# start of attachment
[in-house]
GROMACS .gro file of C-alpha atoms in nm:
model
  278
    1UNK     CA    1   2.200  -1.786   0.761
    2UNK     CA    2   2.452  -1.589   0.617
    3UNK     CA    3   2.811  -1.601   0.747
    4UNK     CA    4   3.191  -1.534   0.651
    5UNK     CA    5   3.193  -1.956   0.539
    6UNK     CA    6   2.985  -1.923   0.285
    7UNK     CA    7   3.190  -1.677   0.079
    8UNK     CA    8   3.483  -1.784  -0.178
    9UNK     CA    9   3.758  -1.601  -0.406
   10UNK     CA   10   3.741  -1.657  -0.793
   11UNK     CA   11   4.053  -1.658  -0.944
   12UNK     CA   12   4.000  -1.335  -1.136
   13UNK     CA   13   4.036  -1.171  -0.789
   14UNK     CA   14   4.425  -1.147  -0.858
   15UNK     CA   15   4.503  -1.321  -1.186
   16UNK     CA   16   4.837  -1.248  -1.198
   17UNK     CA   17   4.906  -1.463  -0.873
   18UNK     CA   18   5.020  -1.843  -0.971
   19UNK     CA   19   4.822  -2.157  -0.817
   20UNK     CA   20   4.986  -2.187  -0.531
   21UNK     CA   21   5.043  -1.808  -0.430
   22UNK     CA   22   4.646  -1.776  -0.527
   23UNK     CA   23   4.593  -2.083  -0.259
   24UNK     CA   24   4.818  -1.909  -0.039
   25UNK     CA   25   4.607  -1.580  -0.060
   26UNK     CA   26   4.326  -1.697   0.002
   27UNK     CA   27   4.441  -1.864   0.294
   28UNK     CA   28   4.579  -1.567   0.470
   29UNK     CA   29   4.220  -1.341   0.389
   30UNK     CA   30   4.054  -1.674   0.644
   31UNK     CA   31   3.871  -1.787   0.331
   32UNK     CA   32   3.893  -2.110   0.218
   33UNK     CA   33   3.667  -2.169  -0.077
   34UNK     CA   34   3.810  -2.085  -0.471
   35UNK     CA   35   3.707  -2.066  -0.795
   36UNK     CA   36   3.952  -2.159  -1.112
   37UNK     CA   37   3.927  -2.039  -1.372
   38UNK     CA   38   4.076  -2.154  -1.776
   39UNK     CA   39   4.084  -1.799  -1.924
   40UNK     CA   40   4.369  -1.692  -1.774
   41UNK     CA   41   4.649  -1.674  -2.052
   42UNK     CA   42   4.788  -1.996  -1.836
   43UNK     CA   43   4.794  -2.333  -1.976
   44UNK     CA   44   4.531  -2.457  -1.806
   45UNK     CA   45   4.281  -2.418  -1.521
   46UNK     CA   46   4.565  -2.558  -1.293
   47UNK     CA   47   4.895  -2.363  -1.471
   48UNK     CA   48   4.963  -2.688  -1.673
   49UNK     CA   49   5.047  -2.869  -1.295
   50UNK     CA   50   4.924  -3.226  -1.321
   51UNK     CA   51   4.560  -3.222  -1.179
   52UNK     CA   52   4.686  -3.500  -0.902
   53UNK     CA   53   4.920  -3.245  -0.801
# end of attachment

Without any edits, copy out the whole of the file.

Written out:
[in-house]
GROMACS .gro file of C-alpha atoms in nm:
model
  278
    1UNK     CA    1   2.200  -1.786   0.761
    2UNK     CA    2   2.452  -1.589   0.617
    3UNK     CA    3   2.811  -1.601   0.747
    4UNK     CA    4   3.191  -1.534   0.651
    5UNK     CA    5   3.193  -1.956   0.539
    6UNK     CA    6   2.985  -1.923   0.285
    7UNK     CA    7   3.190  -1.677   0.079
    8UNK     CA    8   3.483  -1.784  -0.178
    9UNK     CA    9   3.758  -1.601  -0.406
   10UNK     CA   10   3.741  -1.657  -0.793
   11UNK     CA   11   4.053  -1.658  -0.944
   12UNK     CA   12   4.000  -1.335  -1.136
   13UNK     CA   13   4.036  -1.171  -0.789
   14UNK     CA   14   4.425  -1.147  -0.858
   15UNK     CA   15   4.503  -1.321  -1.186
   16UNK     CA   16   4.837  -1.248  -1.198
   17UNK     CA   17   4.906  -1.463  -0.873
   18UNK     CA   18   5.020  -1.843  -0.971
   19UNK     CA   19   4.822  -2.157  -0.817
   20UNK     CA   20   4.986  -2.187  -0.531
   21UNK     CA   21   5.043  -1.808  -0.430
   22UNK     CA   22   4.646  -1.776  -0.527
   23UNK     CA   23   4.593  -2.083  -0.259
   24UNK     CA   24   4.818  -1.909  -0.039
   25UNK     CA   25   4.607  -1.580  -0.060
   26UNK     CA   26   4.326  -1.697   0.002
   27UNK     CA   27   4.441  -1.864   0.294
   28UNK     CA   28   4.579  -1.567   0.470
   29UNK     CA   29   4.220  -1.341   0.389
   30UNK     CA   30   4.054  -1.674   0.644
   31UNK     CA   31   3.871  -1.787   0.331
   32UNK     CA   32   3.893  -2.110   0.218
   33UNK     CA   33   3.667  -2.169  -0.077
   34UNK     CA   34   3.810  -2.085  -0.471
   35UNK     CA   35   3.707  -2.066  -0.795
   36UNK     CA   36   3.952  -2.159  -1.112
   37UNK     CA   37   3.927  -2.039  -1.372
   38UNK     CA   38   4.076  -2.154  -1.776
   39UNK     CA   39   4.084  -1.799  -1.924
   40UNK     CA   40   4.369  -1.692  -1.774
   41UNK     CA   41   4.649  -1.674  -2.052
   42UNK     CA   42   4.788  -1.996  -1.836
   43UNK     CA   43   4.794  -2.333  -1.976
   44UNK     CA   44   4.531  -2.457  -1.806
   45UNK     CA   45   4.281  -2.418  -1.521
   46UNK     CA   46   4.565  -2.558  -1.293
   47UNK     CA   47   4.895  -2.363  -1.471
   48UNK     CA   48   4.963  -2.688  -1.673
   49UNK     CA   49   5.047  -2.869  -1.295
   50UNK     CA   50   4.924  -3.226  -1.321
   51UNK     CA   51   4.560  -3.222  -1.179
   52UNK     CA   52   4.686  -3.500  -0.902
   53UNK     CA   53   4.920  -3.245  -0.801